Priory of the Orange Tree by Samantha Shannon

The cover for Priory of the Orange Tree features a dragon wrapped around the turret of a castle

Priory of the Orange Tree is my all-time favorite book. It’s got powerful, complicated women trying to unravel the mysteries of their upbringings, dragons, magic, sword fights, witches, a longstanding patriarchal religion coming completely unraveled, and an epic queer love story. It’s a long one, over 800 pages, but they’ll fly by and leave you pining for Shannon’s forthcoming prequel. Shannon’s world-building is second to none, and her love story will leave you physically swooning.


Of Fire and Stars by Audrey Coulthurst

The cover for Of Fire and Stars features two women holding hands in front of a castle

Of Fire and Stars is the book that got me through the aftermath of the 2016 election. It’s the only thing that made me feel anything besides sick at my stomach in those early days of Trump’s presidency. It’s another epic love story (look, I am who I am) between a young princess hiding her magic powers and the sister of the prince her parents arranged for her to marry. I mean this in the most affectionate way: If you love fan fiction, you’ll love this book.


The Bone Shard Daughter by Andrea Stewart

The cover for The Bone Shard daughter shows cryptic bone shard magic

If you want a complicated magic system that’s going to slowly reveal itself in the creepiest way possible and then leave you so aghast it will stick inside your brain forever, well! The Bone Shard Daughter is for you! Told from multiple points of view, it focuses mostly on Lin, the Emperor’s daughter, who spends her life trapped within the walls of her father’s castle trying to recover the memories she lost when she was stricken with a mystery illness years ago. Her father refuses to teach her bone shard magic until she can grab hold of her past, so she decides to just teach it to herself. Much like the Priory of the Orange Tree, the queerness in Bone Shard Daughter is as casual as the fact that magic exists. It’s just a given.


The House in the Cerulean Sea by T.J. Klune

The cover for The House in the Cerulen Sea features a magical house on the edge of a cliff

I don’t say this lightly: The House in the Cerulean Sea is, hands down, the best found family story I have ever read or seen or heard or played in my entire life. I cried more happy tears reading T.J. Klune’s novel than I’ve ever cried. (In fact, I haven’t even reread it because I cried so hard the first time, I gave myself a three-day migraine.) The story takes place in an orphanage on a magical island where a beloved caretaker raises kids who are, well, literal monsters. When Linus, a Case Worker at the Department in Charge Of Magical Youth, is sent to the orphanage, he finds his whole entire view of the world challenged and changed, as he learns to love every little perfect rascal of a monster for exactly who they are. His feelings for their caretaker? They surprise him most of all!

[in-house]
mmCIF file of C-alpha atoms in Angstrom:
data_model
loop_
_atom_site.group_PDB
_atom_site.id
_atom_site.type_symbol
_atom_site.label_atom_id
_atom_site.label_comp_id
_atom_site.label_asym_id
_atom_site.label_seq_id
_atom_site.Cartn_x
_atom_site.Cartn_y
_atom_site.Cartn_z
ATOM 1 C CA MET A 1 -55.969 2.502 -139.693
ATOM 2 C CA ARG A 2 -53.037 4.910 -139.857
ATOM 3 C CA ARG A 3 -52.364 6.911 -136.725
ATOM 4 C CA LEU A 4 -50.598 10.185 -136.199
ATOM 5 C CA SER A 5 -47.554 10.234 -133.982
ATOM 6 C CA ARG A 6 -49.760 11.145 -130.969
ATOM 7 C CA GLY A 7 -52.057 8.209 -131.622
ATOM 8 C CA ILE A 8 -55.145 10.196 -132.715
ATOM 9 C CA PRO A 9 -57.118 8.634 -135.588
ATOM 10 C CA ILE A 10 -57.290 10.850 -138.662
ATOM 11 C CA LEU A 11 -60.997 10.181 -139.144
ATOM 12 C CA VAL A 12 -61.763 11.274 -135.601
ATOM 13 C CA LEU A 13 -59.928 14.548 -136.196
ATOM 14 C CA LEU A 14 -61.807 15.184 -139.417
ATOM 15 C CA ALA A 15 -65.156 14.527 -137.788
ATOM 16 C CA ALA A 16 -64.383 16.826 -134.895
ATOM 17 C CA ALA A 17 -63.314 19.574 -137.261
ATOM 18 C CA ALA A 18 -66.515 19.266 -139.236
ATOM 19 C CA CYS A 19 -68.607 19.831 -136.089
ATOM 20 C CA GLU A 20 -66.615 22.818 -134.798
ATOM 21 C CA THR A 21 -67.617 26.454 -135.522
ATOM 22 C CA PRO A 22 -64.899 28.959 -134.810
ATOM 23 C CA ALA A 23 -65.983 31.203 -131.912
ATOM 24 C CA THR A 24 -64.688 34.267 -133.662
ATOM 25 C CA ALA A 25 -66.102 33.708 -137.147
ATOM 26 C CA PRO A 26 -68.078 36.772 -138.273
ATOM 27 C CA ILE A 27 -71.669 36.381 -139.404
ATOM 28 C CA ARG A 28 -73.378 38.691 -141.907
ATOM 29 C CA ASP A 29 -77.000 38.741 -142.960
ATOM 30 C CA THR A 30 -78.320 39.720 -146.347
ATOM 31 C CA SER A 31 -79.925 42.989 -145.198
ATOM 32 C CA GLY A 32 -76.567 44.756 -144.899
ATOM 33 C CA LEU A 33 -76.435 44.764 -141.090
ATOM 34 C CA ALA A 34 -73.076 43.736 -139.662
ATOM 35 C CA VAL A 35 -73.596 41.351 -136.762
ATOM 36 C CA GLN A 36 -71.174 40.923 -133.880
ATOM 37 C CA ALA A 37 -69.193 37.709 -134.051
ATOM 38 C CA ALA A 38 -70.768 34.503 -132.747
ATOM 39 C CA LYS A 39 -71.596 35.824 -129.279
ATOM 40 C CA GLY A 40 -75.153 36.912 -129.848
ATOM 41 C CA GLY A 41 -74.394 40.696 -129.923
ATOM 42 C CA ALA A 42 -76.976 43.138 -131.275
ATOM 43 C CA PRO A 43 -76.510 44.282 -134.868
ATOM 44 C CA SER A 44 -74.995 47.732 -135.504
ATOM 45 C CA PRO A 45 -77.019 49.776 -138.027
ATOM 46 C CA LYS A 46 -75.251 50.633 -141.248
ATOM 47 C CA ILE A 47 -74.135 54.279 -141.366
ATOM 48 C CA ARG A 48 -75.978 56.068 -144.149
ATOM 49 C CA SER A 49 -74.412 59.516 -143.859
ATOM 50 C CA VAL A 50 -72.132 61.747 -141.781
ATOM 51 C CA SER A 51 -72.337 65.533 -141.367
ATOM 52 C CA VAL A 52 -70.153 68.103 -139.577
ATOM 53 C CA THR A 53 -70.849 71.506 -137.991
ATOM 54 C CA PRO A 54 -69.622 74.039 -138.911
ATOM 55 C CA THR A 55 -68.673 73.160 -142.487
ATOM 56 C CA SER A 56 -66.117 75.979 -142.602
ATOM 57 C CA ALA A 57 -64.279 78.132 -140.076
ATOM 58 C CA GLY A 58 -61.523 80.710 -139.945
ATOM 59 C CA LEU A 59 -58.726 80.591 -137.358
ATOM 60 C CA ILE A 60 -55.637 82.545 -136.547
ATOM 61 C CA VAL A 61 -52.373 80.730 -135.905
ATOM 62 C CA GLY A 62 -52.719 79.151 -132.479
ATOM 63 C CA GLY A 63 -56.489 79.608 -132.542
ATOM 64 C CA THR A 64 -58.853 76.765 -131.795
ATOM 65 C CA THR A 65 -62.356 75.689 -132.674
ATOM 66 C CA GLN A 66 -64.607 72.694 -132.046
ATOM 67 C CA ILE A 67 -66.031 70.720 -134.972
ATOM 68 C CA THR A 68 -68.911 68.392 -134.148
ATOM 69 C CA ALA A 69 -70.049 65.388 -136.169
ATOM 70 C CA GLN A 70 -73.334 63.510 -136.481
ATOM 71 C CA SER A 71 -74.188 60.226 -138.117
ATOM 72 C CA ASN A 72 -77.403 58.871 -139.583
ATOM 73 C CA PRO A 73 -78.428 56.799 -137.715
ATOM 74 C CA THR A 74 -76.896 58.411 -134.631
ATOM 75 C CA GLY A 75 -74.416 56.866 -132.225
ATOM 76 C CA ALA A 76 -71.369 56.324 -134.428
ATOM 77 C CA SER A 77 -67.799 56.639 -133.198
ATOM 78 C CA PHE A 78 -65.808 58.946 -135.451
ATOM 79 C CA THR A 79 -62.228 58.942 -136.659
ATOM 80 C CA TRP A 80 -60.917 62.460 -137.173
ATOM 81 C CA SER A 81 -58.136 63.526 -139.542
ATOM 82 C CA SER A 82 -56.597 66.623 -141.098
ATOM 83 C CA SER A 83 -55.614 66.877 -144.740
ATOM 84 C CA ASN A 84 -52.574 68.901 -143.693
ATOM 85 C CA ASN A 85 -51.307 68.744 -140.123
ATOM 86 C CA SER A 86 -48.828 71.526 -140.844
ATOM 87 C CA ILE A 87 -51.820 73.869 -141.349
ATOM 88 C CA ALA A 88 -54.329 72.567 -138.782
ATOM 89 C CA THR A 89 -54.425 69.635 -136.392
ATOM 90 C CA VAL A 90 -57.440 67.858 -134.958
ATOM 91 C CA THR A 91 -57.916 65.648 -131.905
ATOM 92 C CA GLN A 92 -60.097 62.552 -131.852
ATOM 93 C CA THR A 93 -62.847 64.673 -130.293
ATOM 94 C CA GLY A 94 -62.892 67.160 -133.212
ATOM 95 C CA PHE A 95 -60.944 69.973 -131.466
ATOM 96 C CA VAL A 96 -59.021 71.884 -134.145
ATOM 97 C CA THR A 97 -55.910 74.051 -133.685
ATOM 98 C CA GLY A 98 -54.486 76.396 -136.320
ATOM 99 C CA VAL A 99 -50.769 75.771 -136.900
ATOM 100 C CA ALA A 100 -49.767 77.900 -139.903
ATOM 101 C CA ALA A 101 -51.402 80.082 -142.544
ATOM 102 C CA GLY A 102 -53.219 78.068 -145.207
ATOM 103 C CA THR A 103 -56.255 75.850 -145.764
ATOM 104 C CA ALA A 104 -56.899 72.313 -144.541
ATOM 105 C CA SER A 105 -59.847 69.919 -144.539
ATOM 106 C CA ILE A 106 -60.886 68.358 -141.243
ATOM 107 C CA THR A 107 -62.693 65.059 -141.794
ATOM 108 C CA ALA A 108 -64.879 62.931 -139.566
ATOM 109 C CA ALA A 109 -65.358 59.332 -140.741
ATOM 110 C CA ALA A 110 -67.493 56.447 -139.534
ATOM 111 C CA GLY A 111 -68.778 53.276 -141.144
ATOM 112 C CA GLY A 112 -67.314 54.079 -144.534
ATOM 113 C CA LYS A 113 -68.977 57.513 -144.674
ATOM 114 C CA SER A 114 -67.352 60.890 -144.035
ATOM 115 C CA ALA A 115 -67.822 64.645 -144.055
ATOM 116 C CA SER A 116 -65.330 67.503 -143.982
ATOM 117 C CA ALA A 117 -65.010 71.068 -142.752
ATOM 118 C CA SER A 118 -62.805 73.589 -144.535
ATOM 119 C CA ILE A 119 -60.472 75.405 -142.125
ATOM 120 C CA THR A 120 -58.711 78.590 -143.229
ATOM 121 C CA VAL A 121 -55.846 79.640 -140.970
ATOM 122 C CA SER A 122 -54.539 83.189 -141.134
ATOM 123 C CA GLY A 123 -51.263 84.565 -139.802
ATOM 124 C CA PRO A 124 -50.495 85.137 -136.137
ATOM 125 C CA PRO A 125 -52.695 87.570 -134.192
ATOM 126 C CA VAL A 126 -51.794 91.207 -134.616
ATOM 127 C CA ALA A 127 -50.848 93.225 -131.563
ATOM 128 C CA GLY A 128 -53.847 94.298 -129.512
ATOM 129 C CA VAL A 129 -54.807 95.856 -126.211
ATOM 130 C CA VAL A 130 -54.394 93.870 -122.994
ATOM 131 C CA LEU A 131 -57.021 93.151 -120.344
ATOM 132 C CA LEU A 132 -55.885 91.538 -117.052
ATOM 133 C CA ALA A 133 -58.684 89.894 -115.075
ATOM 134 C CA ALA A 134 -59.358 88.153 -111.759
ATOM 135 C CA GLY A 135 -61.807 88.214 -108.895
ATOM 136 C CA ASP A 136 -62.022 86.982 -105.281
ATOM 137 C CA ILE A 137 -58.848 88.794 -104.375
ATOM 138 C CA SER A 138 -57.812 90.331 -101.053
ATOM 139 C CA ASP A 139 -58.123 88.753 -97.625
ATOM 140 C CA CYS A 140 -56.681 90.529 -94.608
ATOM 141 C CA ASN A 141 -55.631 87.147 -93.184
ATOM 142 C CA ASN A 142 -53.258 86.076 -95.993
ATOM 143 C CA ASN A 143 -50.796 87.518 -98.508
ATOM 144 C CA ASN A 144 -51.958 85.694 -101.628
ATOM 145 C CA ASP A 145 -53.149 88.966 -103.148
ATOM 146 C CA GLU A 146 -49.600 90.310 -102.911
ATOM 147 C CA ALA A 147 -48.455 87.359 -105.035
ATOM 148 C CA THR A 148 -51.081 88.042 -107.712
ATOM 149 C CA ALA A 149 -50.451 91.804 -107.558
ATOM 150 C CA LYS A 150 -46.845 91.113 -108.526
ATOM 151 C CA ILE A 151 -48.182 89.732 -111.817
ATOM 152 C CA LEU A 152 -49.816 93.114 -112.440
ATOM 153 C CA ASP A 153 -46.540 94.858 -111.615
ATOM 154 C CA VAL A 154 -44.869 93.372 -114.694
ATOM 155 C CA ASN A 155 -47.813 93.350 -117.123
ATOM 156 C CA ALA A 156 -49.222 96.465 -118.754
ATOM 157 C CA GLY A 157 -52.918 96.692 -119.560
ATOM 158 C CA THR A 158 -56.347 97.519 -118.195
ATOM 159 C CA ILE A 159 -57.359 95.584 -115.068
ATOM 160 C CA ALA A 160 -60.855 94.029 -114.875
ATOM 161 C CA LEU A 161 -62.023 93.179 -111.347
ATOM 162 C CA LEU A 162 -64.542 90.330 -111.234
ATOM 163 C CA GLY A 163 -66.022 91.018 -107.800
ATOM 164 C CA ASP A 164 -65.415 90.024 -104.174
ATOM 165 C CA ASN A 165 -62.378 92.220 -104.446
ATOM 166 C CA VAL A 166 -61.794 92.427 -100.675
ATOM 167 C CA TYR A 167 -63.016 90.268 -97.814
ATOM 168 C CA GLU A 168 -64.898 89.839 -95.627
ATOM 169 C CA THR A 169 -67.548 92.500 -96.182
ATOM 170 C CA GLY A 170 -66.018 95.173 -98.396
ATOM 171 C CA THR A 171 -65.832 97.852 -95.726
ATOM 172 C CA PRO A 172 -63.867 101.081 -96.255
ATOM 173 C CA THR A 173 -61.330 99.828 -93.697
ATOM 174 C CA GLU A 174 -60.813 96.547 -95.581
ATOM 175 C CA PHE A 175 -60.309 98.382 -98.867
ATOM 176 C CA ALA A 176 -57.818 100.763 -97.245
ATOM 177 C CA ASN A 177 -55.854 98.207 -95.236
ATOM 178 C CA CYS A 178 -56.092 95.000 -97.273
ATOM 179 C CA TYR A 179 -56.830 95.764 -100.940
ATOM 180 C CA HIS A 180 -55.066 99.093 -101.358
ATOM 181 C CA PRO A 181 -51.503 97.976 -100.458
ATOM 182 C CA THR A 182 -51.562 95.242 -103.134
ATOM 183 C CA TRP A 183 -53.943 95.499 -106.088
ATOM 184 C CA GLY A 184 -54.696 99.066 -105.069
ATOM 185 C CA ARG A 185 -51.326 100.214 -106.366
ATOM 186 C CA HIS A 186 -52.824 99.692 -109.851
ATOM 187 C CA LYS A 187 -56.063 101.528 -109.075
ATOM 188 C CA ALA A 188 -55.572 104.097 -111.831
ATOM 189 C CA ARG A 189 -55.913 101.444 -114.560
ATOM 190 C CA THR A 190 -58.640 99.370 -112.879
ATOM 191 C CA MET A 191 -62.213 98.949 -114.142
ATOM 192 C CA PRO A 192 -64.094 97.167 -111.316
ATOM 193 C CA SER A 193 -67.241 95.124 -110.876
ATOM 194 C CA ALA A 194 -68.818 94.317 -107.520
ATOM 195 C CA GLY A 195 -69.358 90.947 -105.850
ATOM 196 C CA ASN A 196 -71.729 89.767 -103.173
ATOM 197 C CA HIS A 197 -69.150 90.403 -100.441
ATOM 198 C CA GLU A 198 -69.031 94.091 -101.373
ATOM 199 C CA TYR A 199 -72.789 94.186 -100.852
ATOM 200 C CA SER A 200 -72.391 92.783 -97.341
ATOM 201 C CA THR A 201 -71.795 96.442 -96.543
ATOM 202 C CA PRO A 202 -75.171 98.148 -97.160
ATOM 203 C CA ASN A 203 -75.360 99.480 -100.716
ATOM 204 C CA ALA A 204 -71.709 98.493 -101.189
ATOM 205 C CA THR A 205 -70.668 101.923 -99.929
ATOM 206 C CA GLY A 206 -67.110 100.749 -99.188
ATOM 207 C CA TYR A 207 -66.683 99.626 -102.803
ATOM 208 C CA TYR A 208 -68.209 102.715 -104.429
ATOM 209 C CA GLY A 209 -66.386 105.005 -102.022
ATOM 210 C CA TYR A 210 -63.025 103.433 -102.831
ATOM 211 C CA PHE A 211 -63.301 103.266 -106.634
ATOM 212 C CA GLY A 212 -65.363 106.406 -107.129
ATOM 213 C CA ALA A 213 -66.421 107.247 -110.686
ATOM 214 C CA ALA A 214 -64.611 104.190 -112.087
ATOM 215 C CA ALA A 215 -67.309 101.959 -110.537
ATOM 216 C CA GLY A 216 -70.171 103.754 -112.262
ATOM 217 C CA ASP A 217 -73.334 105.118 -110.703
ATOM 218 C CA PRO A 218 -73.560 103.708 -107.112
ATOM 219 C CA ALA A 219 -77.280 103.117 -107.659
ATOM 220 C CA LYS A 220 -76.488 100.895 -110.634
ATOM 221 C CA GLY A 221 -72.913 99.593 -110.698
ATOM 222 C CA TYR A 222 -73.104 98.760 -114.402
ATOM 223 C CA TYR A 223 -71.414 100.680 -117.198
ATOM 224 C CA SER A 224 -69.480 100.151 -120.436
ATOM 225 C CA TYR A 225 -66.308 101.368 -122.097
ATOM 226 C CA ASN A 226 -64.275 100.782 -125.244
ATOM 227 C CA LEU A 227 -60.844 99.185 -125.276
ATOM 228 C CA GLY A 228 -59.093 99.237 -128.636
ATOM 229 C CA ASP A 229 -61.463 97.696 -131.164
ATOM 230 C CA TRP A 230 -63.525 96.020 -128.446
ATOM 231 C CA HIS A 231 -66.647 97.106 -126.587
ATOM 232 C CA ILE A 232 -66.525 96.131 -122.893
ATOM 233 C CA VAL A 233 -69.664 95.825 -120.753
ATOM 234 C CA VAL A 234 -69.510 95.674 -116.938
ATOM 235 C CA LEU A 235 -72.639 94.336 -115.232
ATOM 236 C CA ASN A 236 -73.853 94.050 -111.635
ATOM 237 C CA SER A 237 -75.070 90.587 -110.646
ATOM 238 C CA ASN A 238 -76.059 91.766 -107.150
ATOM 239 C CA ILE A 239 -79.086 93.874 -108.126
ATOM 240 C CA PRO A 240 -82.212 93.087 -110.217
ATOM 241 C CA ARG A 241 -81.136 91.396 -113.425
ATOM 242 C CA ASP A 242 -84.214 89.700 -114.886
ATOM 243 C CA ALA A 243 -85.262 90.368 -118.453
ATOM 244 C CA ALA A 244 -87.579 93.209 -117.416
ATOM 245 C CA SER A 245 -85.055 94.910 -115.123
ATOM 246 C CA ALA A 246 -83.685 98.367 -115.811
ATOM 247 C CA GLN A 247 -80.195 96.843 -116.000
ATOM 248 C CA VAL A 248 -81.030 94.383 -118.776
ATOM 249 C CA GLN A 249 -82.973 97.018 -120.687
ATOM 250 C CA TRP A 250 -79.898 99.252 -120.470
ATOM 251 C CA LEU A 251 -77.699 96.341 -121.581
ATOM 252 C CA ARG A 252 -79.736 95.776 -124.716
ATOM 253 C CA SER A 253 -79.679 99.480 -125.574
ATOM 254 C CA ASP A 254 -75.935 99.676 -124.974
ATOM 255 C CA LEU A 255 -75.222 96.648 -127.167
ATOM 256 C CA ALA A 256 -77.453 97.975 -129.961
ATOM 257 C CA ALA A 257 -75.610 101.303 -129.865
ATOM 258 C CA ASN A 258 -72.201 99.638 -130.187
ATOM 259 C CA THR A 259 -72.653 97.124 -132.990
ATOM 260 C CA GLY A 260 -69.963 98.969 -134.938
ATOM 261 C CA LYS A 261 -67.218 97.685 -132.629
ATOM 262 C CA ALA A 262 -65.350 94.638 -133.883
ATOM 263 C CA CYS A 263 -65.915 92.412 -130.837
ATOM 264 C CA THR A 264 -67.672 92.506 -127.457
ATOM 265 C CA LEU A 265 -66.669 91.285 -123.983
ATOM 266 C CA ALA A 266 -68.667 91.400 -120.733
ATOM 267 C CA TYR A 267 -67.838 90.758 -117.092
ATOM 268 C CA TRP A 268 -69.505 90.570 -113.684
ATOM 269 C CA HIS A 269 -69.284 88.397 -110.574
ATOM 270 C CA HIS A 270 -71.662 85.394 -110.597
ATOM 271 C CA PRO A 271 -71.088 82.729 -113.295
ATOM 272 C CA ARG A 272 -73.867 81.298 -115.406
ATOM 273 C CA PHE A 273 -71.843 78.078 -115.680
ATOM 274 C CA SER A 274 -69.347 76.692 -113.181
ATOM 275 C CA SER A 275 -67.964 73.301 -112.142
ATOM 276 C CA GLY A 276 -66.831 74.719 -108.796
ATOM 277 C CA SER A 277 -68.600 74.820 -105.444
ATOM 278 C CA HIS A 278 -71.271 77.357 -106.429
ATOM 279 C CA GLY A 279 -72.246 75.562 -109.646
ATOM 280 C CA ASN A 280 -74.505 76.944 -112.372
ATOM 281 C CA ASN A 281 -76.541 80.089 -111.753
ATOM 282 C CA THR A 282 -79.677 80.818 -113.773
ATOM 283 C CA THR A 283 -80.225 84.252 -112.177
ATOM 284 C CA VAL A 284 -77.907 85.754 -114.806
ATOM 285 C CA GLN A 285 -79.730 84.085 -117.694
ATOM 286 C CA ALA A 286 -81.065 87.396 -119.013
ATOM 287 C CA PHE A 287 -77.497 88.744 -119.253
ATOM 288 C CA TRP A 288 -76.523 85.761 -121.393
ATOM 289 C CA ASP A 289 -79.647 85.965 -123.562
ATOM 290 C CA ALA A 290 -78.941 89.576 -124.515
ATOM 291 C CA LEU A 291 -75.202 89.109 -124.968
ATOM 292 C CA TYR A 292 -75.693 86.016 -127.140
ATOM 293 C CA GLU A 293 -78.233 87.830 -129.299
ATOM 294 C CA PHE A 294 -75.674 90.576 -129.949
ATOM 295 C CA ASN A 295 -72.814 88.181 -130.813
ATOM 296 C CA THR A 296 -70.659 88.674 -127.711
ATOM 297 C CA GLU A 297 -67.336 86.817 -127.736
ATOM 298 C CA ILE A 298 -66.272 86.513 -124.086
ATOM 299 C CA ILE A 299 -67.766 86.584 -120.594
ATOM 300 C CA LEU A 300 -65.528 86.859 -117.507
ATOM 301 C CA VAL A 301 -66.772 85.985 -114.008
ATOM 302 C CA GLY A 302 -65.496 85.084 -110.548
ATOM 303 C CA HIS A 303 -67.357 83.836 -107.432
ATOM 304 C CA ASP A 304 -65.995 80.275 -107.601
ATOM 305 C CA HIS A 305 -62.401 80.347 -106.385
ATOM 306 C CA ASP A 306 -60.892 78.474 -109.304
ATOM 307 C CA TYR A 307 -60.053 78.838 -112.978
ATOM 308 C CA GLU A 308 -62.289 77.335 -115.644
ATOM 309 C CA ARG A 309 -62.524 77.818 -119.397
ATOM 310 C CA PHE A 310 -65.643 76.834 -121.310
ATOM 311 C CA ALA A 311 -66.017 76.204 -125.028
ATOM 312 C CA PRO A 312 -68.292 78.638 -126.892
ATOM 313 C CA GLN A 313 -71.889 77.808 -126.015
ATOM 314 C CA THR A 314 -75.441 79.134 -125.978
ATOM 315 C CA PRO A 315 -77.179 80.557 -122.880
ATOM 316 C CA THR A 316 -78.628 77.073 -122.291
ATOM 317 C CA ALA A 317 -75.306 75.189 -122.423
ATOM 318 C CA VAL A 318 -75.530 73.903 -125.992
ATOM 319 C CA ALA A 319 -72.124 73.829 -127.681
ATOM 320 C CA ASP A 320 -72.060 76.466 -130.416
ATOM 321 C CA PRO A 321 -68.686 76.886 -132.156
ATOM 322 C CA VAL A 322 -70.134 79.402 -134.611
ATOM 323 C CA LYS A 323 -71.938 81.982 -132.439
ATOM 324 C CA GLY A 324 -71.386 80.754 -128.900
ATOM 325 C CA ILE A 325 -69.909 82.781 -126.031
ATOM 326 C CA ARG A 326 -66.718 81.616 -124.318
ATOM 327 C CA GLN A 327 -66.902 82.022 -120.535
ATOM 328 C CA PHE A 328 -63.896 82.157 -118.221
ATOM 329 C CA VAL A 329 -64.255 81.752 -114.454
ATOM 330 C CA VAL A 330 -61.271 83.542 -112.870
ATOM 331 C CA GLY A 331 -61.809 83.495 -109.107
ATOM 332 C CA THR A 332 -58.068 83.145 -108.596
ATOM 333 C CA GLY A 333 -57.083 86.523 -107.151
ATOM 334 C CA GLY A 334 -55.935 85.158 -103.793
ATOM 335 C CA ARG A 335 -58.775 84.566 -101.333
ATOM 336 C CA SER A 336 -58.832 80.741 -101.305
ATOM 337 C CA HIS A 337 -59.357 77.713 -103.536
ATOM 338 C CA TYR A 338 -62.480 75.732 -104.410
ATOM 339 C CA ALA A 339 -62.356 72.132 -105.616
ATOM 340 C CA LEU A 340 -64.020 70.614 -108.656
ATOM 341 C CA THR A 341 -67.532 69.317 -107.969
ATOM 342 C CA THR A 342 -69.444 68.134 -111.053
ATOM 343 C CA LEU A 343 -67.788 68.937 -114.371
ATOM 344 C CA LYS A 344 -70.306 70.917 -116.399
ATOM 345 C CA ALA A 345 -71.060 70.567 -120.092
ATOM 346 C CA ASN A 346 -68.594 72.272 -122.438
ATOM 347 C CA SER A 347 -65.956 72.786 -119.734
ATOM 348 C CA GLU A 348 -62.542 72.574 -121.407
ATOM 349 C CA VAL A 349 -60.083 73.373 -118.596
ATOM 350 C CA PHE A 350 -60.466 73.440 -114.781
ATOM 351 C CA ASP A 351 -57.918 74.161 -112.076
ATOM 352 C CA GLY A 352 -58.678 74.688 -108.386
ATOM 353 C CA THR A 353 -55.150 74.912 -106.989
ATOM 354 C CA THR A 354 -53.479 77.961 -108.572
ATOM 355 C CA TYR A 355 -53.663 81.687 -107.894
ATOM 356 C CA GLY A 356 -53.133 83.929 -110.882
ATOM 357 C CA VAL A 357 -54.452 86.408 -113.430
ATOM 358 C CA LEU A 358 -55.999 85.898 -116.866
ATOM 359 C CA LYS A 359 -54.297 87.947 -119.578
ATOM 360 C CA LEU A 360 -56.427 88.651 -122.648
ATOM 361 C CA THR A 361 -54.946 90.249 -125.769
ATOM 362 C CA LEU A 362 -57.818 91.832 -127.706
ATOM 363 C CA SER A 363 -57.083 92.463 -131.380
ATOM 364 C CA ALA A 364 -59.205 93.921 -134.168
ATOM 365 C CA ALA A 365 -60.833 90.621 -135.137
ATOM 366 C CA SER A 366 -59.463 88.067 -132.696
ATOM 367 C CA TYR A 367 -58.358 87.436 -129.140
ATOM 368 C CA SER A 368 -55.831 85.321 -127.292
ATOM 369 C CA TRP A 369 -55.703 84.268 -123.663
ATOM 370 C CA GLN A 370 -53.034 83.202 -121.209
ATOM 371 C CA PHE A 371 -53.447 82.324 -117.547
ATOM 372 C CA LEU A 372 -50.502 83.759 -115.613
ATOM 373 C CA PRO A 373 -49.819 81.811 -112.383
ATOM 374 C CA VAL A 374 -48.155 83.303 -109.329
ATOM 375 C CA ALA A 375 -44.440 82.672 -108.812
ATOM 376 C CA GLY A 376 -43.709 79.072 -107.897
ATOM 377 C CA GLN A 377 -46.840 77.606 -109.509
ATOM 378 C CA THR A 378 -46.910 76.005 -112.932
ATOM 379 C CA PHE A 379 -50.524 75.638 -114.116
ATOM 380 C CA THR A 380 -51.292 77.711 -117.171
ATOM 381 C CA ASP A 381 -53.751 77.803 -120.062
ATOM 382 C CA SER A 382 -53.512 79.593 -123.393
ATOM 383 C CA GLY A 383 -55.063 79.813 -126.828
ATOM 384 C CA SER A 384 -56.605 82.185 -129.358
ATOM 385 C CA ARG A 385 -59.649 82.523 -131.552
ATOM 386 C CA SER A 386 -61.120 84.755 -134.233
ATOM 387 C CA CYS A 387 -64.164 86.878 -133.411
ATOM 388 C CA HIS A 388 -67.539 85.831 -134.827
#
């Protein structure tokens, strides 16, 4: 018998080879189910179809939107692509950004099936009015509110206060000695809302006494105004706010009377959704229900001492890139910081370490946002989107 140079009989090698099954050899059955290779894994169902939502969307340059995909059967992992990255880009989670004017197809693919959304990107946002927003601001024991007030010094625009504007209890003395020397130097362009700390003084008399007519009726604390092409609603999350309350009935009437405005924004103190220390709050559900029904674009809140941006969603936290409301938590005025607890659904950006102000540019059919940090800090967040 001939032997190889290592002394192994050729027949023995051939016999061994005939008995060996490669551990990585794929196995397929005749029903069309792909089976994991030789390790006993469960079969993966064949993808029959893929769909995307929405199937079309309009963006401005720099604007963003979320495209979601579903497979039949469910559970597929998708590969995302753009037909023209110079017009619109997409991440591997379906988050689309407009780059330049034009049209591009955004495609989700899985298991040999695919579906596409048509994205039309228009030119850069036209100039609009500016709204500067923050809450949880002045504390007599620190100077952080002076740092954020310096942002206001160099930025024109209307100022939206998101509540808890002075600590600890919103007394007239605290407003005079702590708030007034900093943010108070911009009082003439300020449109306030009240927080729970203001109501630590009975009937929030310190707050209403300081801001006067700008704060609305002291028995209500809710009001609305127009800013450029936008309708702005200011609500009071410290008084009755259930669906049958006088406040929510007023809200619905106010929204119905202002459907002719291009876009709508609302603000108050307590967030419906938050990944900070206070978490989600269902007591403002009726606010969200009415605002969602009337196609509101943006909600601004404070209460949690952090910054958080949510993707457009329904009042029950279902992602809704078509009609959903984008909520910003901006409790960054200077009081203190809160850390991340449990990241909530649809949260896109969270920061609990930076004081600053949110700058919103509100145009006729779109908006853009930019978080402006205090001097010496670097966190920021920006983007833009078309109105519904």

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Heather Hogan

Heather Hogan is an Autostraddle senior editor who lives in New York City with her wife, Stacy, and their cackle of rescued pets. She's a member of the Television Critics Association, the Gay and Lesbian Entertainment Critics Association, and a Rotten Tomatoes Tomatometer critic. You can also find her on Twitter, and Instagram.

Heather has written 1448 articles for us.

25 Comments

  1. More:
    The Unspoken Name and its sequel The Thousand Eyes by A. K. Larkwood. I wanted to like these more than I did. The first half of the sequel is my favorite part but then it ends kind of eh.. But I’m very hard to please lol

    Rook & Rose trilogy by M. A. Carrick. Queernorm world, but the gay is a little out of the limelight. It’s kind of like Lies of Locke Lamora in a way.

    Fire Logic by Laurie J. Marks. I haven’t read the sequels because the first book was so good it needed none.

    The Bone Maker by Sarah Beth Durst. Set after people save the world but what if not really? One character is gay, another is bi(?) but it’s not the main focus.

    The Winged Histories by Sofia Samatar. Different women in their magicalish country’s civil war.

    Nightrunner series by Lynn Flewelling. Mostly m/m but it really hits the gay D&D theme.

  2. This is a great list. Thank you Heather. I’ve read at least half of them and added a few to my want to read list.

    A few more to add.

    A Marvelous Light by Freda Marske. Fantasy / suspense set in Edwardian England with magic. This book has an mm pairing and the next book is supposed to be ff.

    The Calyx Charm by May Peterson – lush, dark fantasy with a trans woman protagonist and a very satisfying mf romance.